To explore fall textures...this was taken from a small plane overlooking the Stikine River Canyon in northern Canada. The Stikine is the fastest navigable river in North America. You don't see the river here, but you see the velvety, nubbly texture of the aspen trees as they gleam in the afternoon sun on the cliff overlooking the river.
Friday, October 14, 2005
The texture of autumn
The gorgeous fall colors I've seen in the past couple of weeks have drawn me to focus on the textures of the earth. This combination of juniper and huckleberry bushes, taken by Clearwater Lake in the Swan Valley, is an example. The prickly green branches of the juniper set against the glowing red of the huckleberry leaves is a perfectly wrought woodland design. Had not a ray of late-afternoon sun touched this spot, I would have walked right by it on the trail.
More fall texture photos coming up; back to our spire photos down the road a piece...
Thursday, October 13, 2005
Letting in the light
Speaking of spires, I was charmed by this tiny cupola atop a tiny house in Hot Springs, Montana. It's quirky and unique. What sort of room does it light up? And can you poke your head up inside there to peep out?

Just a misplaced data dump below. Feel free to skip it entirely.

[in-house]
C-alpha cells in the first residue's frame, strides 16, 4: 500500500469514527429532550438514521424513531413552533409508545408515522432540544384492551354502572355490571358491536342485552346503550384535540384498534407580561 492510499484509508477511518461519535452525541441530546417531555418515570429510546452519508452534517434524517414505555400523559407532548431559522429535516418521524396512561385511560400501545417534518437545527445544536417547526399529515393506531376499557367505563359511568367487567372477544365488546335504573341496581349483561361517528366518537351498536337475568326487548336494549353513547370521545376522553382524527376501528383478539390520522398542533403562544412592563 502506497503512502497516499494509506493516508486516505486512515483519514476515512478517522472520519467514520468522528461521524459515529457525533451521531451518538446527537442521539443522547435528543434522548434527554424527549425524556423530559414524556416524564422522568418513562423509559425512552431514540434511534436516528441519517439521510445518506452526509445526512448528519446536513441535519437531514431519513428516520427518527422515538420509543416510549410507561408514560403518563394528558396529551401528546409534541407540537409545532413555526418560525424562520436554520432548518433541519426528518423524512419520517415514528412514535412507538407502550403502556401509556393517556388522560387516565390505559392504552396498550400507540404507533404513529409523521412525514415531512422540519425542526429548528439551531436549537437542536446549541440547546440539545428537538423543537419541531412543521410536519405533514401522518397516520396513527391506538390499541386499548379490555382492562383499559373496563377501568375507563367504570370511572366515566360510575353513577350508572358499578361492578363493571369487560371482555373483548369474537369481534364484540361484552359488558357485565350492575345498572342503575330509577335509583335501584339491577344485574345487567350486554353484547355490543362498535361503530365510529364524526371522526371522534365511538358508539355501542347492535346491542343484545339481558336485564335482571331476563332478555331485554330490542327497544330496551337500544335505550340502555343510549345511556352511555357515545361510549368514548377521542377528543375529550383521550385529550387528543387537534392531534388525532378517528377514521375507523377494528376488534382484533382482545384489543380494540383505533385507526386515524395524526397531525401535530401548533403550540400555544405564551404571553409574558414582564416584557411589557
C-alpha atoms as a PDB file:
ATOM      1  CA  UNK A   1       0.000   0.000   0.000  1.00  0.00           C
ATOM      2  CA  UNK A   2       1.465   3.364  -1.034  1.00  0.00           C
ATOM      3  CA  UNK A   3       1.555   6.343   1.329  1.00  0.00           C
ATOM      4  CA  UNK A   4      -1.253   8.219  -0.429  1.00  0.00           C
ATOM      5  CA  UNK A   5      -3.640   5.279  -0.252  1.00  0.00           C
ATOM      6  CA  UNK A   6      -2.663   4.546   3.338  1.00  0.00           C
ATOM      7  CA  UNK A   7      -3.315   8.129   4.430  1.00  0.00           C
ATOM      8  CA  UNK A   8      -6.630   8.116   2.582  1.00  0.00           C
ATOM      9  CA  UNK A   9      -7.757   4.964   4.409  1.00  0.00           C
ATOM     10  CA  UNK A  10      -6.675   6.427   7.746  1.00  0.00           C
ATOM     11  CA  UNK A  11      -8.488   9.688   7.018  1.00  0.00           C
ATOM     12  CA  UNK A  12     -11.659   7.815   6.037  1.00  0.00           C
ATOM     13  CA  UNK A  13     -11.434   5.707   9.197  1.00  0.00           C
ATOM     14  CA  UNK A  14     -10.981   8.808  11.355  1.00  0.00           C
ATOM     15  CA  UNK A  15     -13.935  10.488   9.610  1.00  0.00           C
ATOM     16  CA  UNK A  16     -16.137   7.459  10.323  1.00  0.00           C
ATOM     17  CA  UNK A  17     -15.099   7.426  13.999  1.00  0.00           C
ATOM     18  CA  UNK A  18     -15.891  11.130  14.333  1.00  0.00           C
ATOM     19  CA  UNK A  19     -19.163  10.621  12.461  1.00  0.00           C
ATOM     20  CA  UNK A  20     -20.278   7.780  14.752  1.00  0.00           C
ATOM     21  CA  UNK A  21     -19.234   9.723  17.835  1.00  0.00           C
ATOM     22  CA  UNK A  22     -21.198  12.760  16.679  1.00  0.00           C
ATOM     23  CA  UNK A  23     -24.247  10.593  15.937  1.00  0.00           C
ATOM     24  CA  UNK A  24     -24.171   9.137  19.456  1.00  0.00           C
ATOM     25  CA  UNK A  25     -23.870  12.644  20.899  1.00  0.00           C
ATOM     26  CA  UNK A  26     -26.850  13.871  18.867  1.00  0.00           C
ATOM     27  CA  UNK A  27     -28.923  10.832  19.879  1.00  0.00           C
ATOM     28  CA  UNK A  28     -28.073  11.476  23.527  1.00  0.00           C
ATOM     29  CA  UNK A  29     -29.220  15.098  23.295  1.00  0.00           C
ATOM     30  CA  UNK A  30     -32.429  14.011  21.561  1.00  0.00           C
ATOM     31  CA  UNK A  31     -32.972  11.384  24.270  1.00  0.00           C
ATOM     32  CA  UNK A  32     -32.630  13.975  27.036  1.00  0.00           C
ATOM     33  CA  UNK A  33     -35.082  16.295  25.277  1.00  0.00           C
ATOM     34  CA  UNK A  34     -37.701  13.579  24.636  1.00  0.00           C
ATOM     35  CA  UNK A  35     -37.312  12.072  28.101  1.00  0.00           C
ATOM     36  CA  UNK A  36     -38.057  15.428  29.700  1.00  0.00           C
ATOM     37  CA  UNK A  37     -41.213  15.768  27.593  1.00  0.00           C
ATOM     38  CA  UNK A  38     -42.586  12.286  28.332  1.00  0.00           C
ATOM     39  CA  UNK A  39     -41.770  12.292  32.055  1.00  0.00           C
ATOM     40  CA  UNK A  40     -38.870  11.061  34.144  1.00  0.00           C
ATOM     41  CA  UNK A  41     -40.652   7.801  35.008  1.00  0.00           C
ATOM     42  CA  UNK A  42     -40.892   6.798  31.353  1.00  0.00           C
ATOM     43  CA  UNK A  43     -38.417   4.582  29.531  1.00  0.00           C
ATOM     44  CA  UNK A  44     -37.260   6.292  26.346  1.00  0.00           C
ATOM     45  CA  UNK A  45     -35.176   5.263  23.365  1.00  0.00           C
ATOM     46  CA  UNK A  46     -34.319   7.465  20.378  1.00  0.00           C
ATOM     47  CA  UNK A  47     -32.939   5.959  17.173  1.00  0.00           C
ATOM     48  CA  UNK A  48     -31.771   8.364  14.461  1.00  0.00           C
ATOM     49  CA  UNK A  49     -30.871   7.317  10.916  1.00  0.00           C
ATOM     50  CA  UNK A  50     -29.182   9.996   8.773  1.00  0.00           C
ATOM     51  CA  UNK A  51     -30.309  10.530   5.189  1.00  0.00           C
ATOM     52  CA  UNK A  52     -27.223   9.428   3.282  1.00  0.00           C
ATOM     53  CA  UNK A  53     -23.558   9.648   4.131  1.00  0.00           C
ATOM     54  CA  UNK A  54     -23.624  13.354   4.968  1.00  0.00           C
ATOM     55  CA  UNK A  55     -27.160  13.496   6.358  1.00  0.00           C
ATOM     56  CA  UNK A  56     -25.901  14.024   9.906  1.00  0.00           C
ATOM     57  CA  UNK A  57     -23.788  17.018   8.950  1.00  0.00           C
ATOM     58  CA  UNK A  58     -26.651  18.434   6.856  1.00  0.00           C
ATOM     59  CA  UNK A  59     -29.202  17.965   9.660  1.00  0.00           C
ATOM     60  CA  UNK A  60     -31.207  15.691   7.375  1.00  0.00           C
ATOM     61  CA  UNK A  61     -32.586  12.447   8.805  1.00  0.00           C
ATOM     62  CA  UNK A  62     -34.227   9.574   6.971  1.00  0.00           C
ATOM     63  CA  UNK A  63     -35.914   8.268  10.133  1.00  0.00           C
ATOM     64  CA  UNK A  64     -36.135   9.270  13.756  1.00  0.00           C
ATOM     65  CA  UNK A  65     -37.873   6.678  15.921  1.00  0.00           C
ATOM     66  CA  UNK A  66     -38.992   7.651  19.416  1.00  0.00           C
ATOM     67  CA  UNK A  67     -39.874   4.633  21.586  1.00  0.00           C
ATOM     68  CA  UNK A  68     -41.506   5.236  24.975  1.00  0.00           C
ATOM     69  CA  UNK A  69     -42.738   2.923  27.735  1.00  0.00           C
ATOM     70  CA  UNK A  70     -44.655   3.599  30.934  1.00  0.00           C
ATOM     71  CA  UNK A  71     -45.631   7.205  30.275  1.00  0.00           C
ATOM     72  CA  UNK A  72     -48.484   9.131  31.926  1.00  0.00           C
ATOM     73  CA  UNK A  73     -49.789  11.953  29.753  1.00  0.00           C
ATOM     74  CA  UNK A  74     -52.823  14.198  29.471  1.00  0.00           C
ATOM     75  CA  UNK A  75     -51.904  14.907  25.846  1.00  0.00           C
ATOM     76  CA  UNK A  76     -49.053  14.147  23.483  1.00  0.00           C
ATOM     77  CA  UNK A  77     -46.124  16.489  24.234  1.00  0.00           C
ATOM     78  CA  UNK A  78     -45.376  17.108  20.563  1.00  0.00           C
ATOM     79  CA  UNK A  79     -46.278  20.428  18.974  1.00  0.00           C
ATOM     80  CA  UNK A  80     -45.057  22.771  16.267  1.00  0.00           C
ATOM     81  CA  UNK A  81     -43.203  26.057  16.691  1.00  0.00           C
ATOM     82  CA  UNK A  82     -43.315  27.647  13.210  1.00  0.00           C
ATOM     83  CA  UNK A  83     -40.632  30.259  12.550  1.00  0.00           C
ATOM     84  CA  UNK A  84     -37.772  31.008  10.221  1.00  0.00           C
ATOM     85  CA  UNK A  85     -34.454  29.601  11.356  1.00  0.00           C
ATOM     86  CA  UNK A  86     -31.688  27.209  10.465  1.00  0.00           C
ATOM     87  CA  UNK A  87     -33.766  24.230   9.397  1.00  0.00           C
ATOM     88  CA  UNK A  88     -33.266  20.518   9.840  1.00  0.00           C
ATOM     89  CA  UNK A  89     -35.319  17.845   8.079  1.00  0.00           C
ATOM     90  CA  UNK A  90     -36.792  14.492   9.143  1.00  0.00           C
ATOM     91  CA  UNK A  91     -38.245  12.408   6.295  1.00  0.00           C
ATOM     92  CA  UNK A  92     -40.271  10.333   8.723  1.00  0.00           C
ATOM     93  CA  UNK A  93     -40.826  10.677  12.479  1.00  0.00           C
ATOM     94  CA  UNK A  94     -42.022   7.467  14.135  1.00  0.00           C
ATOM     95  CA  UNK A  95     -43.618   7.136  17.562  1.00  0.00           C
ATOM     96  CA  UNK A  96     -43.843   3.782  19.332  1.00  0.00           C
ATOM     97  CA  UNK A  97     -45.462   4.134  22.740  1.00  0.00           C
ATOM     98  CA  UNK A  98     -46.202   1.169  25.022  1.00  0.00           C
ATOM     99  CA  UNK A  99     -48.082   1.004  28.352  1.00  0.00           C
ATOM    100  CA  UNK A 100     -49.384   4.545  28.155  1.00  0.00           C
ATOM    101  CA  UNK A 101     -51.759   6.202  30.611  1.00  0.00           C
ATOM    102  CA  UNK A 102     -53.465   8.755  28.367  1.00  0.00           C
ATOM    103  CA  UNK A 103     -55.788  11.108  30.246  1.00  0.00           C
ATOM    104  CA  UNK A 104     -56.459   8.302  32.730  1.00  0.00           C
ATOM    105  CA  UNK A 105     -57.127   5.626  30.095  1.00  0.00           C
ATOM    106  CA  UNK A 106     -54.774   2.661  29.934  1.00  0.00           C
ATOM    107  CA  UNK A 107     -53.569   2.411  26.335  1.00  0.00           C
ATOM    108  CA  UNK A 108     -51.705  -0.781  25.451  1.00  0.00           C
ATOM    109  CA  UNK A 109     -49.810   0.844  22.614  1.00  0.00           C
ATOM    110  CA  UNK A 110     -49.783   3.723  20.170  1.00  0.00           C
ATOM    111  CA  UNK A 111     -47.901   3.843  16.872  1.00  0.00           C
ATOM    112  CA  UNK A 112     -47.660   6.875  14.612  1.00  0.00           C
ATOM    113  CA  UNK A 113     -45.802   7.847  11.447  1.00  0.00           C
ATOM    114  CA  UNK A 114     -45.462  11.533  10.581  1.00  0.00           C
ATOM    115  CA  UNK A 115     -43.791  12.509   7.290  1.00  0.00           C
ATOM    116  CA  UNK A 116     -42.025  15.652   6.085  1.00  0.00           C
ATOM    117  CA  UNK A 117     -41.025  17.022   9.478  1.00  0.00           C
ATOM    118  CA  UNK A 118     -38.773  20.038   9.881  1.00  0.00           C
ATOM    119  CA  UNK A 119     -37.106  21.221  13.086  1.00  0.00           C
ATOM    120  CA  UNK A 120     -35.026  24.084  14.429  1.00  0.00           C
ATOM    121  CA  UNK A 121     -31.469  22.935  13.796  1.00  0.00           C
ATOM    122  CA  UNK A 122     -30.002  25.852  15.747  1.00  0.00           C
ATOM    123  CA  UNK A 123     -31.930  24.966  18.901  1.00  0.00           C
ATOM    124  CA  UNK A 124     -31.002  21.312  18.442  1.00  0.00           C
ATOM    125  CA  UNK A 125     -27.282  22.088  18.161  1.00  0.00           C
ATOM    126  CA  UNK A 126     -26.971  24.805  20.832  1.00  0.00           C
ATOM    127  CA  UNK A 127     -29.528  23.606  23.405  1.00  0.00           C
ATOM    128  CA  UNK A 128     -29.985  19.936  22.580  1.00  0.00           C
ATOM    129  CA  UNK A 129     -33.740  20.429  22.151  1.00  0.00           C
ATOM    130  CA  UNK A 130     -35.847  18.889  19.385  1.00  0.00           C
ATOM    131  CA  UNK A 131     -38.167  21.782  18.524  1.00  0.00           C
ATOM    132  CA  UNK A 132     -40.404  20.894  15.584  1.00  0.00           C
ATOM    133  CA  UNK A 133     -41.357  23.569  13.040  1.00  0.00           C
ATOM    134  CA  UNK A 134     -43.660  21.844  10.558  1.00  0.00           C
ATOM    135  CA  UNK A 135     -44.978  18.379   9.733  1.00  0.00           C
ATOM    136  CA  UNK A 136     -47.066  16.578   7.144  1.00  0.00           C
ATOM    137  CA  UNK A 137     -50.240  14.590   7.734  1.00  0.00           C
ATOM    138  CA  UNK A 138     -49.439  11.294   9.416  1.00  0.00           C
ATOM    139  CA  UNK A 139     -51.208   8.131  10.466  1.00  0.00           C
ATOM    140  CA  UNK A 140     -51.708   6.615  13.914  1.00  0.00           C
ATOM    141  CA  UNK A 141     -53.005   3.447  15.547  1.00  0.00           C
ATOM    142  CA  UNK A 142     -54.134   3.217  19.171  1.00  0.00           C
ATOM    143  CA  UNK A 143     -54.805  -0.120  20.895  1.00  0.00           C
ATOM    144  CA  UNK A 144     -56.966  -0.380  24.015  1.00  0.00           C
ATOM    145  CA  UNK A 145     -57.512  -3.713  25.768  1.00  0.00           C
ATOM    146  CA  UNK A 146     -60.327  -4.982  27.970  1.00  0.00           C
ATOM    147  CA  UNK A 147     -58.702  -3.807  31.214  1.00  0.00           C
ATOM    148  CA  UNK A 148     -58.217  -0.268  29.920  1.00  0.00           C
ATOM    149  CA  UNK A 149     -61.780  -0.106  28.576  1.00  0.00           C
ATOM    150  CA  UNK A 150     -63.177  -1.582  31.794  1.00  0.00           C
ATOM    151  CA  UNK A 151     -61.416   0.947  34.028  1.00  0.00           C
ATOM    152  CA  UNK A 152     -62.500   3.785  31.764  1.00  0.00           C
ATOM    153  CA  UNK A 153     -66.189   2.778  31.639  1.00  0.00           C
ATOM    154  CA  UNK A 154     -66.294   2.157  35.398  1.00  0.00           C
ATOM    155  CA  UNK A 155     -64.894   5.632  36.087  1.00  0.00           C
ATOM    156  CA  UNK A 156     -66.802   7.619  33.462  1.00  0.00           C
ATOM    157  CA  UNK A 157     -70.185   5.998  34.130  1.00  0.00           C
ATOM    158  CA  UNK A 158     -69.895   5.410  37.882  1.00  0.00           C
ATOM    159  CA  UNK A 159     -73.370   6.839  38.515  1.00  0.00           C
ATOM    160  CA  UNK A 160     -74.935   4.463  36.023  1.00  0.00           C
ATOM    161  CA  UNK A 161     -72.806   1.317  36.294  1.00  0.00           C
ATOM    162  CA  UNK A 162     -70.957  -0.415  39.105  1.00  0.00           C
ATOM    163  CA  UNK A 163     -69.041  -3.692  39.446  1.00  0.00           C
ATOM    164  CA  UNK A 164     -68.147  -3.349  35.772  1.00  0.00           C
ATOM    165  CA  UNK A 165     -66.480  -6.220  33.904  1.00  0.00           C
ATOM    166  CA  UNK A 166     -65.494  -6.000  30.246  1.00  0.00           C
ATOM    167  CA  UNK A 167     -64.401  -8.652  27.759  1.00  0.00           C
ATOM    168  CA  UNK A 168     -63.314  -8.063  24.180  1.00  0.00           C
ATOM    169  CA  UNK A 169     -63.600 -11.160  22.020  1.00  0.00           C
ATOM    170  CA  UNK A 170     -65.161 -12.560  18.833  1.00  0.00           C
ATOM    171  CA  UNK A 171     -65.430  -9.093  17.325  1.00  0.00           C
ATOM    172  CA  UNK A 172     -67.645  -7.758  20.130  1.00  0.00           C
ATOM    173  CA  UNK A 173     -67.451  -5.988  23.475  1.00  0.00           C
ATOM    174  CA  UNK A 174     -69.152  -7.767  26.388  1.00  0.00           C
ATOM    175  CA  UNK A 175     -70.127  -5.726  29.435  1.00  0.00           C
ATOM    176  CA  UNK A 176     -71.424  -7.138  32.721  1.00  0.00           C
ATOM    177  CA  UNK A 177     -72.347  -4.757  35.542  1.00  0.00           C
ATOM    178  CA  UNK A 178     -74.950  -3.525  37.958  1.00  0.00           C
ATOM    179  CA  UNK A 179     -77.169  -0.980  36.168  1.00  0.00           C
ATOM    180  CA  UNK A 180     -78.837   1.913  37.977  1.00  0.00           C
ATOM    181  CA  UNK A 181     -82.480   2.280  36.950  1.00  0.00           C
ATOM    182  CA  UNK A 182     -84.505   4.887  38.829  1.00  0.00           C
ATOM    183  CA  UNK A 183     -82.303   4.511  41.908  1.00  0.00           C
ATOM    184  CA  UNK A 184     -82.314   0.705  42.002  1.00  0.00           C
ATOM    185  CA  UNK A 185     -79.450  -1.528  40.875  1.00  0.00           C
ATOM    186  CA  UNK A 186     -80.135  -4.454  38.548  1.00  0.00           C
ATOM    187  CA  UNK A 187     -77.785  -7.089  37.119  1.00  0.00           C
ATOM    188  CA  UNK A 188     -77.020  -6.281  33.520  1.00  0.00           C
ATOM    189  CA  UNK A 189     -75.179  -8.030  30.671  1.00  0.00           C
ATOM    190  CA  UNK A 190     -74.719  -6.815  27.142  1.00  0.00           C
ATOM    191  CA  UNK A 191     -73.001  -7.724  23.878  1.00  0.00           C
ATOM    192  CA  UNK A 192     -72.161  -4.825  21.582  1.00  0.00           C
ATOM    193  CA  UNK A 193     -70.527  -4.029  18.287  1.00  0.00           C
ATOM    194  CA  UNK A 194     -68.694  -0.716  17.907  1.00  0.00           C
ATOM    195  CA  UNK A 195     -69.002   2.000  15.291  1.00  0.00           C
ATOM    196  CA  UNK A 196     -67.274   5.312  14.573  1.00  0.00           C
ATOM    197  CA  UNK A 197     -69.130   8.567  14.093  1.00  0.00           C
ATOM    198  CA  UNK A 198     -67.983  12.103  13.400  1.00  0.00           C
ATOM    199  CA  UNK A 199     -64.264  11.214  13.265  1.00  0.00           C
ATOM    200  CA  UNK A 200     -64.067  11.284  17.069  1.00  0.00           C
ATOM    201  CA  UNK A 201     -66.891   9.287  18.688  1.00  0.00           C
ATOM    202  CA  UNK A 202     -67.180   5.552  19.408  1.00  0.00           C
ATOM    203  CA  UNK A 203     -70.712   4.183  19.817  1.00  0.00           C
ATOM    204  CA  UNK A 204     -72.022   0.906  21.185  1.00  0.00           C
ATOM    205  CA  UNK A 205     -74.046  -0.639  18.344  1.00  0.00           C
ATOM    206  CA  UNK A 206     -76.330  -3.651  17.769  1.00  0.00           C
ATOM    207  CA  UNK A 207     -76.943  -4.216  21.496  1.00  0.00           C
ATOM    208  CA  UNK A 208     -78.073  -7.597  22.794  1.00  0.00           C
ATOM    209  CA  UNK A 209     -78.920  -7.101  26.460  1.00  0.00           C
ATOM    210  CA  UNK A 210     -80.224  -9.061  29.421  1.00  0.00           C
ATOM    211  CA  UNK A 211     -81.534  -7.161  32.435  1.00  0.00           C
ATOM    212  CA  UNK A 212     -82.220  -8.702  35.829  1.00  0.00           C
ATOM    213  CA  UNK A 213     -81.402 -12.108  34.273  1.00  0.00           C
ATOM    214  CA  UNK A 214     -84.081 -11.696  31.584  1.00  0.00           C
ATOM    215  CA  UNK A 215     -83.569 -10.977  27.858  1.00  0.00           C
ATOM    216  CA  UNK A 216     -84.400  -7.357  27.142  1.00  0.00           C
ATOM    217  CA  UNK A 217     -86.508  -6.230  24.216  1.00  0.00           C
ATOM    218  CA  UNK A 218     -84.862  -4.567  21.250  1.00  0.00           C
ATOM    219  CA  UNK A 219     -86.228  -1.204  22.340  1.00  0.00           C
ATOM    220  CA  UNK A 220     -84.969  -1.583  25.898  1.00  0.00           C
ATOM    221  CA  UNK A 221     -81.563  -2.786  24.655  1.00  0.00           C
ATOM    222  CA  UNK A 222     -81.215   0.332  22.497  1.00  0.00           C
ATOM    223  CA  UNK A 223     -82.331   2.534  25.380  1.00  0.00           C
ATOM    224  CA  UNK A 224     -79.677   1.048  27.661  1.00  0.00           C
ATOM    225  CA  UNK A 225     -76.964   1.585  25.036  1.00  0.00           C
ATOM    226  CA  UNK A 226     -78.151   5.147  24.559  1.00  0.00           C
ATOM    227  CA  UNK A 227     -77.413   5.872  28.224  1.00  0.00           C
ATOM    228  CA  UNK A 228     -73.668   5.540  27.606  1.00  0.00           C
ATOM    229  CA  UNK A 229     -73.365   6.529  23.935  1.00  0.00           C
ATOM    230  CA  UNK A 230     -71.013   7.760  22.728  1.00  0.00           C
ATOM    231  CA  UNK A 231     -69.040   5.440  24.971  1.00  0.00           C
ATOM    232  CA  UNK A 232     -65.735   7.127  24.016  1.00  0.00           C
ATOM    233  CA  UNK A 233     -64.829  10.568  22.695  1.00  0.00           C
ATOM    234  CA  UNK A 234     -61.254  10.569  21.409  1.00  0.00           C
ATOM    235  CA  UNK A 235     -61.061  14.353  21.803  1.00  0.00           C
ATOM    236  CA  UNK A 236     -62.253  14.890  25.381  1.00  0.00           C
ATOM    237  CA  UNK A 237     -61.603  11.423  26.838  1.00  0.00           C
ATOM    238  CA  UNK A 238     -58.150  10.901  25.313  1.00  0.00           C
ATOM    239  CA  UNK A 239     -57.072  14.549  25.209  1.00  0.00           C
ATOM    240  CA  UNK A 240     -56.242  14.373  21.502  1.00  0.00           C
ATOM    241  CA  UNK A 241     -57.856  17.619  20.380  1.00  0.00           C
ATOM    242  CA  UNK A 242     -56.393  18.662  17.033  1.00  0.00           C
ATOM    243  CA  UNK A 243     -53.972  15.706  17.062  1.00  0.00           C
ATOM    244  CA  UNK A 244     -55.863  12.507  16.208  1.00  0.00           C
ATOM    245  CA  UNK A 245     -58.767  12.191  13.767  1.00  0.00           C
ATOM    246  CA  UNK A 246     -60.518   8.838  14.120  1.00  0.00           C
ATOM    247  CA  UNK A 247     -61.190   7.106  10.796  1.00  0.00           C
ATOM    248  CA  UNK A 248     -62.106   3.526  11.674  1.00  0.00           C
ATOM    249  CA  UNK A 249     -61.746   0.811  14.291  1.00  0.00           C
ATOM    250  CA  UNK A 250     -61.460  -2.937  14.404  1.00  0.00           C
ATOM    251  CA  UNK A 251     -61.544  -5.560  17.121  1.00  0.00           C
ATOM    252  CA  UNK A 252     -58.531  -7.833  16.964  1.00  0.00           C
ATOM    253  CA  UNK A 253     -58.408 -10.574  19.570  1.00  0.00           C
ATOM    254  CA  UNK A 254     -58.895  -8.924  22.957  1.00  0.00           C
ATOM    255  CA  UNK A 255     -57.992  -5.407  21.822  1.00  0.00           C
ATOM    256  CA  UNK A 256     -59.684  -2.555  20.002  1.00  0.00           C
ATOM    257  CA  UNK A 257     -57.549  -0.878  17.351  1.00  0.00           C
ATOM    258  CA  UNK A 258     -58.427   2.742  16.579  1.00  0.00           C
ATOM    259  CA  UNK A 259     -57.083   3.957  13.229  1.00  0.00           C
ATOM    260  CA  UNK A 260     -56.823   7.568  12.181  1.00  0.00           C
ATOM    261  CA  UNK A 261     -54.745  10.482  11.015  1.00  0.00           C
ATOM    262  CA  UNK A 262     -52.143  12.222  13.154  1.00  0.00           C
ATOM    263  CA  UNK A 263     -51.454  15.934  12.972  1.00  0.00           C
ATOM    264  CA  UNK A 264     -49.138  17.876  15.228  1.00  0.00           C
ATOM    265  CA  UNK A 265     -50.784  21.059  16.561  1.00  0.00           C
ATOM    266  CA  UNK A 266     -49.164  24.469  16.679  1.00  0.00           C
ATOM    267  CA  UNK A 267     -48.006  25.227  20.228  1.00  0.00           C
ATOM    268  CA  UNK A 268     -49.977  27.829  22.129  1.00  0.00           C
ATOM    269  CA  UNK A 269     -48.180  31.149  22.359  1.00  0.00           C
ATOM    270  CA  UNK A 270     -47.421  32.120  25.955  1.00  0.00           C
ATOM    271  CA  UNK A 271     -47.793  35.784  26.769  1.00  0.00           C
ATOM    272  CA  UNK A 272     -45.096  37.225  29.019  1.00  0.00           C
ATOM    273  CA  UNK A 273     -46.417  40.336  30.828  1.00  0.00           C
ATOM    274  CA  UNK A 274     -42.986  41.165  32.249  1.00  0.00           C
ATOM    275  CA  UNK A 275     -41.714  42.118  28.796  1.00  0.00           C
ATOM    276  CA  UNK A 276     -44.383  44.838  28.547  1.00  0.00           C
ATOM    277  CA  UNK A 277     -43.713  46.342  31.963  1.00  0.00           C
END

Wednesday, October 12, 2005
Golden spires reflecting last light
Golden tamarack in western Montana (see previous post of October 8.) This was taken near Clearwater Lake, in the Lolo National Forest. This is a little wilderness lake that gleams under the sun in absolute solitude and silence at this time of year.
Tuesday, October 11, 2005
Alpine fir reflections
A variation on our spires theme: tiny points of alpine fir are reflected in this pool in the West Fork of the Clearwater River.
Monday, October 10, 2005